• The check valve is not restricted to the construction of Figure 1, but may also be of a structure as shown in Figure 4 wherein the fore end portion thereof is formed by an elastic member adapted to be closed by ink pressure and a filter 11 for removing any dust contained in the ink is provided in the ink paths. By doing so, any dust which may cause clogging of the discharge openings to be common liquid chamber 4 and of the liquid paths can be removed.
  • The check valve can also be designed as other construction than a valve mechanism, as shown in Figure 5. That is, a heater 12 for checking is provided on the bottom surface of the common liquid chamber 4 which is near the outlet of the ink supply portion 7. The reference numeral 9 designates a lead connected to the heater 5 for applying pressure and the heater 12 for checking. In this case, when electric power is to be supplied to the heater 5 for applying pressure, electric power is supplied to the heater 12 for checking for the order of 10 µ sec. to increase the heater temperature to several hundred degrees, and thereby film-boils the ink on the upper surface of the heater 5 for applying pressure. Thereby, a bubble 13 is created as shown in Figure 6 and the outlet of the ink supply portion 7 can be closed. This bubble 13 disappears in 20 - 30 µ sec. by cutting of the supply of electric power to the heater 12 for checking, and the sub­sequent supply of the ink to the common liquid chamber 4 can be accomplished without any hindrance.
  • In the construction of Figure 5, a slit opening 16 may be provided at the fore end of the ink supply portion 7, as shown in Figure 7, and may be used instead of the heater 12 for checking having a length greater than the widthwise dimension of the slit opening. By adopting such a construction, the back flow to the ink supply portion 7 can be prevented even when the height of the bubble by the heater 17 for checking is low.
  • The power supply timing of the heater 5 for applying pressure and the heater 12 for checking will now be described with reference to Figures 8 and 9. In Figure 8, the recovery mode is automatically assumed after the switch operation of the recording apparatus during unsatisfactory discharge or a pre­determined amount of discharging operation, whereby the heater 5 for applying pressure is heated and the check valve 6 is operated by a bubble resulting therefrom and the air, the remaining bubble, etc. in the liquid paths are removed as shown in Figure 2. When the heater 5 for applying pressure is turned off, the created bubble begins to disappear and negative pressure begins to be created in the common liquid chamber 4. Thereby, the check valve 6 is opened and also, the retraction of the meniscus of the liquid paths 2 is prevented by the meniscus holding force of about 50 µm of the discharge openings and the low flow path resistance of the ink supply portion having a large diameter relative to the inner diameter of the discharge openings of the liquid paths.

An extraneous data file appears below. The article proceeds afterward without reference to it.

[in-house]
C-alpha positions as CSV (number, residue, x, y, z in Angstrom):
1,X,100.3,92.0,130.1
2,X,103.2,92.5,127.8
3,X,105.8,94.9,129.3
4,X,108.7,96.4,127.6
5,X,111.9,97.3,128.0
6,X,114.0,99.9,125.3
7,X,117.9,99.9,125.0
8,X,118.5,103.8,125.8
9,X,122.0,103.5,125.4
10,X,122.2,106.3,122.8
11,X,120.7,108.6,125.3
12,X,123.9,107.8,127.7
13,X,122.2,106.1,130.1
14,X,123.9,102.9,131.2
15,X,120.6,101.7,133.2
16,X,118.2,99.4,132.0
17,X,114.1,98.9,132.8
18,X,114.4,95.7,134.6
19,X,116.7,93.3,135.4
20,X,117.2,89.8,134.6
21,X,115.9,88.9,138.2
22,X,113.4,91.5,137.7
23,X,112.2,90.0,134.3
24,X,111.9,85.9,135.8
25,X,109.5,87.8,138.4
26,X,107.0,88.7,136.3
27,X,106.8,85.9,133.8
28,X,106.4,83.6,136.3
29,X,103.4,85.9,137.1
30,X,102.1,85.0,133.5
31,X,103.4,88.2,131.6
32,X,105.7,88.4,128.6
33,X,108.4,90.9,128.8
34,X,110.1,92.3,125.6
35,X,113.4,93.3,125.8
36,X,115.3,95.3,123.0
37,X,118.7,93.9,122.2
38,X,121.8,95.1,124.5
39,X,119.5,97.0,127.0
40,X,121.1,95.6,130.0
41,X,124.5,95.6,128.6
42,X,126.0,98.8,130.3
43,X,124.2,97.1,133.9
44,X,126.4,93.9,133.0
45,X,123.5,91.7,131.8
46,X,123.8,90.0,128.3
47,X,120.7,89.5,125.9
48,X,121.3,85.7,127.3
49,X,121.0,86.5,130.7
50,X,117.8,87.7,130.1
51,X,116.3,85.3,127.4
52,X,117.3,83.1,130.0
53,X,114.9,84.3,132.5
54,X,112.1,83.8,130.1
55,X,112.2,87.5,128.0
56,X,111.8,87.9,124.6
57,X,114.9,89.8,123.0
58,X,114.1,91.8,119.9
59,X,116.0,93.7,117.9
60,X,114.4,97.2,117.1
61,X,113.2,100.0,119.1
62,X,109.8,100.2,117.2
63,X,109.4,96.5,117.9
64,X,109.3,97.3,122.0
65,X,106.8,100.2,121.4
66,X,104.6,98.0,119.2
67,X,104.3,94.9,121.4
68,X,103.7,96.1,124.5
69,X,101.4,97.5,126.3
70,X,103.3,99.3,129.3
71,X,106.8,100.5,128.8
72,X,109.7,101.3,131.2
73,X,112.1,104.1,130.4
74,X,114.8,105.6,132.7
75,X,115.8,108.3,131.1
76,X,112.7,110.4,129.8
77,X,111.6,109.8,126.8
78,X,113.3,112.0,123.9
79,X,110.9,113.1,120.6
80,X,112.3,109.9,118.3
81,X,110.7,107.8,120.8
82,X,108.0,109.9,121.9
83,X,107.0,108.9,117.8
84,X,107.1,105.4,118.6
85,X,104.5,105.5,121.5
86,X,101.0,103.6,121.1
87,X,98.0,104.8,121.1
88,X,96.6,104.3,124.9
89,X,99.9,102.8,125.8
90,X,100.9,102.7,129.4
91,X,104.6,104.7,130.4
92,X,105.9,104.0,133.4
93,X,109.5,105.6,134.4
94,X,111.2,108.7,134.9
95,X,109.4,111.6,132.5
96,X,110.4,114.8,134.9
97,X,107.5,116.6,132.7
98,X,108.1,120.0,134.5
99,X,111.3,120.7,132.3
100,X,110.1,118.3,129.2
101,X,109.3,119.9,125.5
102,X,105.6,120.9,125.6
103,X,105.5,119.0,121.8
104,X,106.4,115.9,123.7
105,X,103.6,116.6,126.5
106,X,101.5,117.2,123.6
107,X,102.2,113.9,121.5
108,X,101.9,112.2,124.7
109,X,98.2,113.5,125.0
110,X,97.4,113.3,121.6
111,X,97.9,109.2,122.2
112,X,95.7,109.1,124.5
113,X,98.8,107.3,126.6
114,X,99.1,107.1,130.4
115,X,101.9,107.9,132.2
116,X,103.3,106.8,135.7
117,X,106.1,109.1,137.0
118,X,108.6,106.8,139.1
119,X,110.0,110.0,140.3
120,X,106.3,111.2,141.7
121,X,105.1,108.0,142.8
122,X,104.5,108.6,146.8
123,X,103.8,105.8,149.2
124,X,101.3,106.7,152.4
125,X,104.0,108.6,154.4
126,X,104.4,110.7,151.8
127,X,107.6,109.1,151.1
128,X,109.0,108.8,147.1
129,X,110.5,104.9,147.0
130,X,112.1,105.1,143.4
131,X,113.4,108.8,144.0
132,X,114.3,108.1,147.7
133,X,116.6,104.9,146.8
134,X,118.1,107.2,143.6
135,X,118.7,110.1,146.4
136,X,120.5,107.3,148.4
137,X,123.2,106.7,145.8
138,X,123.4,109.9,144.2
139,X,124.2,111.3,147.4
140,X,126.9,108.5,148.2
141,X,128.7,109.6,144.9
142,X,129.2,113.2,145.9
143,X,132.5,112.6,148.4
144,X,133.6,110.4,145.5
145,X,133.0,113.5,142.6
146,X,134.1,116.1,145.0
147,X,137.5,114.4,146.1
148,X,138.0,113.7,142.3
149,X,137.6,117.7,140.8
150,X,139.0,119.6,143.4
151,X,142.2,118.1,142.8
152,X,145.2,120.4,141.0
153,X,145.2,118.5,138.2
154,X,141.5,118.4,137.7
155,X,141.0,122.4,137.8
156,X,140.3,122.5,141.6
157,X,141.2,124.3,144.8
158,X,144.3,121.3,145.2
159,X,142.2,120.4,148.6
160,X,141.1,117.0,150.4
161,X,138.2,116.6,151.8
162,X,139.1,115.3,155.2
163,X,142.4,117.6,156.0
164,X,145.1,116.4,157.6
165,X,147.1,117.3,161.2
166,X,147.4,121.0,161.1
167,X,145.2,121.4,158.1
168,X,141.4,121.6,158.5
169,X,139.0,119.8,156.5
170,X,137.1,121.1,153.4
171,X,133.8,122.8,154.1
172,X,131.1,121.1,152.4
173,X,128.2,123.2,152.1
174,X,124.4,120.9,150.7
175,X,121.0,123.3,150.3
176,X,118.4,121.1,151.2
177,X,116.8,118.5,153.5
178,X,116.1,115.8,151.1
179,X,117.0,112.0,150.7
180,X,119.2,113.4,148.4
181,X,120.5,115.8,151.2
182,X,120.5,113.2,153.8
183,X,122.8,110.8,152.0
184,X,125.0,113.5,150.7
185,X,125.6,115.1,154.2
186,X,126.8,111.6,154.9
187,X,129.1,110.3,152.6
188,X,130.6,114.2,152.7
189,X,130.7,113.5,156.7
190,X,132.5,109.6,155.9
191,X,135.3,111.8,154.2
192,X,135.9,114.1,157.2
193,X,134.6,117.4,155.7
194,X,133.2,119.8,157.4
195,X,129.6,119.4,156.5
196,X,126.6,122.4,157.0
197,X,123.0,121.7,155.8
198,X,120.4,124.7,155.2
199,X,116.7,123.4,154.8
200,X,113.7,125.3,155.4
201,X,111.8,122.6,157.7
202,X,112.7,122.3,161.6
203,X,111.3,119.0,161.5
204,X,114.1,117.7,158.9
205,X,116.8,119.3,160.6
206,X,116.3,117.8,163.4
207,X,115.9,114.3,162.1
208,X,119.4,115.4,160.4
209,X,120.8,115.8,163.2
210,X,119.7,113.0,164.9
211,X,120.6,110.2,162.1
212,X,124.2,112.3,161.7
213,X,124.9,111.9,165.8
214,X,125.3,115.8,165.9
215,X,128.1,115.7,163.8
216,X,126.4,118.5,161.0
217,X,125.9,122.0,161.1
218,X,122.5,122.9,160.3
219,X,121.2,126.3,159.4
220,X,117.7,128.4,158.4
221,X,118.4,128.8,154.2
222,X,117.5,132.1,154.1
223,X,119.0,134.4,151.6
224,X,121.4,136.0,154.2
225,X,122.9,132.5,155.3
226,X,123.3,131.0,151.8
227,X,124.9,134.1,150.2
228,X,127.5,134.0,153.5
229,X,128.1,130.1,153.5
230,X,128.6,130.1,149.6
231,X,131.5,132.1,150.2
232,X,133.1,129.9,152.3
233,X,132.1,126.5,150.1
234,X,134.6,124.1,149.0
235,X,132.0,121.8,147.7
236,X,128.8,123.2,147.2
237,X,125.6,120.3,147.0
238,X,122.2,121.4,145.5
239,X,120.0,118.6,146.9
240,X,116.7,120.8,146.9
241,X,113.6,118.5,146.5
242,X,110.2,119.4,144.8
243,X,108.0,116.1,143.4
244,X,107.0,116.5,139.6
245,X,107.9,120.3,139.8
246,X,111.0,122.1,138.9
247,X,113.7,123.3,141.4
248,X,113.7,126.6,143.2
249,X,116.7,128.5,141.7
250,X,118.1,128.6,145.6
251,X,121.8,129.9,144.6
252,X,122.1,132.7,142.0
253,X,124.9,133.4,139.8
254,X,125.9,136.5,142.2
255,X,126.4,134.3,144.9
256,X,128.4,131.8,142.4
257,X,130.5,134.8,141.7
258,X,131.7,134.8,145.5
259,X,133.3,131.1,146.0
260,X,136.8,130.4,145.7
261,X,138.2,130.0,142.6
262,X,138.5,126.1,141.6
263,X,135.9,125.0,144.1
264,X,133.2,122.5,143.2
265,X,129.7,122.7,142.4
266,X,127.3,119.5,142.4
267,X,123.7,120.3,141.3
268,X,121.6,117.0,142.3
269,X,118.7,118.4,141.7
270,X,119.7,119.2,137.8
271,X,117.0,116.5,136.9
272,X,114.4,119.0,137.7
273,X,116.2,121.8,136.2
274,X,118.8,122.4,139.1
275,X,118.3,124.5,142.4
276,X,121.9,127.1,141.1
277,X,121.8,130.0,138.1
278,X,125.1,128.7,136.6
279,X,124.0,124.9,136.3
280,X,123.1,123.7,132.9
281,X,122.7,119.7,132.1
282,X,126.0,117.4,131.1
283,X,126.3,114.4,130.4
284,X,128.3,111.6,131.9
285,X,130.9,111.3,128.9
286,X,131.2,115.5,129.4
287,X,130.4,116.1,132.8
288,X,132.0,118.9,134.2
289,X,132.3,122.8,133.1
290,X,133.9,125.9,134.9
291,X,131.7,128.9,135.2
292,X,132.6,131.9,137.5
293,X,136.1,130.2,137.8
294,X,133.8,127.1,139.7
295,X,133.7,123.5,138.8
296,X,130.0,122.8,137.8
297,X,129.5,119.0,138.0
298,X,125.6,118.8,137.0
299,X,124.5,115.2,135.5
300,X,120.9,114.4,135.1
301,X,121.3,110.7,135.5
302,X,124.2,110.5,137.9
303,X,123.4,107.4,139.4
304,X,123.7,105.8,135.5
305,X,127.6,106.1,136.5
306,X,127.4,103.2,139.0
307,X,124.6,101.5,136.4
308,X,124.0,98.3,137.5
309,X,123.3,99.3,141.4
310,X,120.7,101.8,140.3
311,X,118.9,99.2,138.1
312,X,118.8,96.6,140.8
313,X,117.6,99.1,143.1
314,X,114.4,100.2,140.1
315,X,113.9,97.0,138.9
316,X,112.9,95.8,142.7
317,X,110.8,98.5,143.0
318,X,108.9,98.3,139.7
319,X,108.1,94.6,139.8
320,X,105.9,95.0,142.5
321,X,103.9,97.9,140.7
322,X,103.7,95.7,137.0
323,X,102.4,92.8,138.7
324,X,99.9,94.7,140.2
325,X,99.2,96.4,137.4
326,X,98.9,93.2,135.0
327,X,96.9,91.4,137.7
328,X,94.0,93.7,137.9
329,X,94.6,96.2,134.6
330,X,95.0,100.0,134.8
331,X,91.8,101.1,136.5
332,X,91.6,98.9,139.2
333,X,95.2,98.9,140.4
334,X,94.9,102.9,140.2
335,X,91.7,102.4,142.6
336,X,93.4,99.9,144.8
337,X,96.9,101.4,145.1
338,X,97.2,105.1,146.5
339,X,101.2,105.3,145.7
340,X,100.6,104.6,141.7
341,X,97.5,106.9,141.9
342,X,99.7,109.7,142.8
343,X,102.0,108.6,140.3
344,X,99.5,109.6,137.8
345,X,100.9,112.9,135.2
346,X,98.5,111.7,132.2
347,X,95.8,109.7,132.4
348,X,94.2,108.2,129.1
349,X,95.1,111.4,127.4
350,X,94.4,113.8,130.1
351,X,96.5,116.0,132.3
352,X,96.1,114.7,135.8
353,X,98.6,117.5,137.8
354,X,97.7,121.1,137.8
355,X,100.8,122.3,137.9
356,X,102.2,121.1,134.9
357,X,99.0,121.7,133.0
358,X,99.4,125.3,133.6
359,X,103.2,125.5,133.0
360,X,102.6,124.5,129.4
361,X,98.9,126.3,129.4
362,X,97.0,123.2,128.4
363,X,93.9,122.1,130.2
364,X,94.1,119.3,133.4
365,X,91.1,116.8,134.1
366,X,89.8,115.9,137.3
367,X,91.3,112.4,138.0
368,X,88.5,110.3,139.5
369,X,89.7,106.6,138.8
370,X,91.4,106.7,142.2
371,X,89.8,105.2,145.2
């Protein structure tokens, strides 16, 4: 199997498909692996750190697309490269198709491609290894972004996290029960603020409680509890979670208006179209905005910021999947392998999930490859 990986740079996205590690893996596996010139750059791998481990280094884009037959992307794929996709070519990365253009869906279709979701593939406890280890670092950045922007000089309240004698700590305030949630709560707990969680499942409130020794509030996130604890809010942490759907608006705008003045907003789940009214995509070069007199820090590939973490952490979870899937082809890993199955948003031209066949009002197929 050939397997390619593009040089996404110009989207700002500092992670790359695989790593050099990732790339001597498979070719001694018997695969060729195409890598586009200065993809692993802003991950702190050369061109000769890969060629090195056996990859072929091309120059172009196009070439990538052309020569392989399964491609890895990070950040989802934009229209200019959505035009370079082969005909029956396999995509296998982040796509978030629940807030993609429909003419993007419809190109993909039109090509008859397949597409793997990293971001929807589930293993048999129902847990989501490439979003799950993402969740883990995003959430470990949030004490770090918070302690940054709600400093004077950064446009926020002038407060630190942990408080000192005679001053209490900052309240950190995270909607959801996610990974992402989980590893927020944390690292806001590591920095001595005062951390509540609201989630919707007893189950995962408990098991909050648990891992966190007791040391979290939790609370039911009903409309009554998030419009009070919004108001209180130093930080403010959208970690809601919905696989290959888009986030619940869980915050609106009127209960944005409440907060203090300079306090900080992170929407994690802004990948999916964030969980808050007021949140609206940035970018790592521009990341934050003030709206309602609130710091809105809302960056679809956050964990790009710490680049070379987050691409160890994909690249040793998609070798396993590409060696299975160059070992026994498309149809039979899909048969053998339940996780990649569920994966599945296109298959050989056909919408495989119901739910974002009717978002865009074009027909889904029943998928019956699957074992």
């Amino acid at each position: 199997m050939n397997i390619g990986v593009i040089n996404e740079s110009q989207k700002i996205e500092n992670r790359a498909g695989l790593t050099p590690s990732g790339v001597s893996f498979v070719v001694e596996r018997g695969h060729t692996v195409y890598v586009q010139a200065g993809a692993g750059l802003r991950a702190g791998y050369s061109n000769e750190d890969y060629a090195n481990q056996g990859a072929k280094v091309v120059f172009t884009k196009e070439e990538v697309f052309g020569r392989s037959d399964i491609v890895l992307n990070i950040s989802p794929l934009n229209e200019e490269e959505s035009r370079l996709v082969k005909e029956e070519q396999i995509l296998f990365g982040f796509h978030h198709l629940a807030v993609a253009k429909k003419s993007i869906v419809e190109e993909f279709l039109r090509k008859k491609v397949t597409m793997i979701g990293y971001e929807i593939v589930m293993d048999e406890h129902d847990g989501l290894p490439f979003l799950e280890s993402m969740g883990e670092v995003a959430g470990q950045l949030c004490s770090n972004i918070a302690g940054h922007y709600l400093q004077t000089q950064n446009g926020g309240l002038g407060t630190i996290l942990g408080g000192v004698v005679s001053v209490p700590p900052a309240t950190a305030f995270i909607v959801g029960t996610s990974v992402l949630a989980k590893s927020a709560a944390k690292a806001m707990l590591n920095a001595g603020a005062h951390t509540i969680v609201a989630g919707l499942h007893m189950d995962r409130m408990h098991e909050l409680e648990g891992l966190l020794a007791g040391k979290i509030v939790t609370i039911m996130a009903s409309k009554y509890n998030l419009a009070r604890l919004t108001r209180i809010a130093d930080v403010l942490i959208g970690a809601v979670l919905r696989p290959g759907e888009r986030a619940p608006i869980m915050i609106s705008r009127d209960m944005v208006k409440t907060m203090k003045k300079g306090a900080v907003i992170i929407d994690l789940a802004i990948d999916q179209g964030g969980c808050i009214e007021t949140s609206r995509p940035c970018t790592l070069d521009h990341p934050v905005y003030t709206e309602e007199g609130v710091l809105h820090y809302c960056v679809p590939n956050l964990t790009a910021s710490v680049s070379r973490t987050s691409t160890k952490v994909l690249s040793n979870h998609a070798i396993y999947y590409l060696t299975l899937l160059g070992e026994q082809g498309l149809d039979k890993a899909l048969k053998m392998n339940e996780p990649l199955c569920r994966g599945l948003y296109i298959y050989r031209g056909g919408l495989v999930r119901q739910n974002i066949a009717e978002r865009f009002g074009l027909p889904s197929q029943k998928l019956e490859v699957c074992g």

• The power supply timing of the heater 5 for applying pressure and the heater 12 for checking in the construction of Figure 5 will now be described with reference to Figure 9.
  • When the recovery mode assumes its ON state, the heater 12 for checking is supplied with electric power by means for generating a checking signal and a bubble 13 is created as shown in Figure 6, whereby the ink supply to the common liquid chamber 4 is cut off. The heater 5 for applying pressure is then supplied with electric power to cause a bubble to be created in the common liquid chamber 4 as shown in Figure 3, and the ink is forced into the respective liquid paths 2. At this point of time, the heater 12 for checking is turned off and the ink supply portion 7 is connected to the common liquid chamber 4. When the heater 5 for applying pressure is then turned off, the bubble thereby disappears and negative pressure is created and thus, the ink flows from the ink supply portion 7 into the common liquid chamber 4. Thereby, in the common liquid chamber 4, pressure is kept uniform with the meniscus of the discharge openings maintained.
  • The power supply timing of the heater 5 for applying pressure and the heater 12 for checking in the construction of Figure 5 will now be described with refernece to Figure 10.
  • When the recovery mode assumes its ON state, the heater 12 for checking is supplied with electric power and a bubble 13 is created as shown in Figure 6, whereby the ink supply to the common liquid chamber 4 is cut off. The heater 5 for applying pressure is then supplied with electric power to thereby cause a bubble to be created in the common liquid chamber 4 as shown in Figure 3, and the ink is forced into the respective liquid paths 2. At this point of time, the heater 12 for checking is turned off and the ink supply portion 7 is connected to the common liquid chamber 4. When the heater 5 for applying pressure is then turned off, the bubble thereby disappears and negative pressure is created, and the ink flows from the ink supply portion 7 into the common liquid chamber 4. Thereby, in the common liquid chamber 4, pressure is kept uniform with the meniscus of the discharge openings of the liquid paths maintained.
  • As described above, for the unsatisfactory discharge of the recording head, discharge recovery can be achieved by controlling only the heater in the common liquid chamber, and the amount of ink discharged from the discharge openings can be made very small. Also, since the present invention does not depend on any mechanical construction, the recovery time depends only on the refill of the ink and the operating time can be made very short, and can be kept within such a degree of time that the use of the recovery mode cannot be recognized by the user.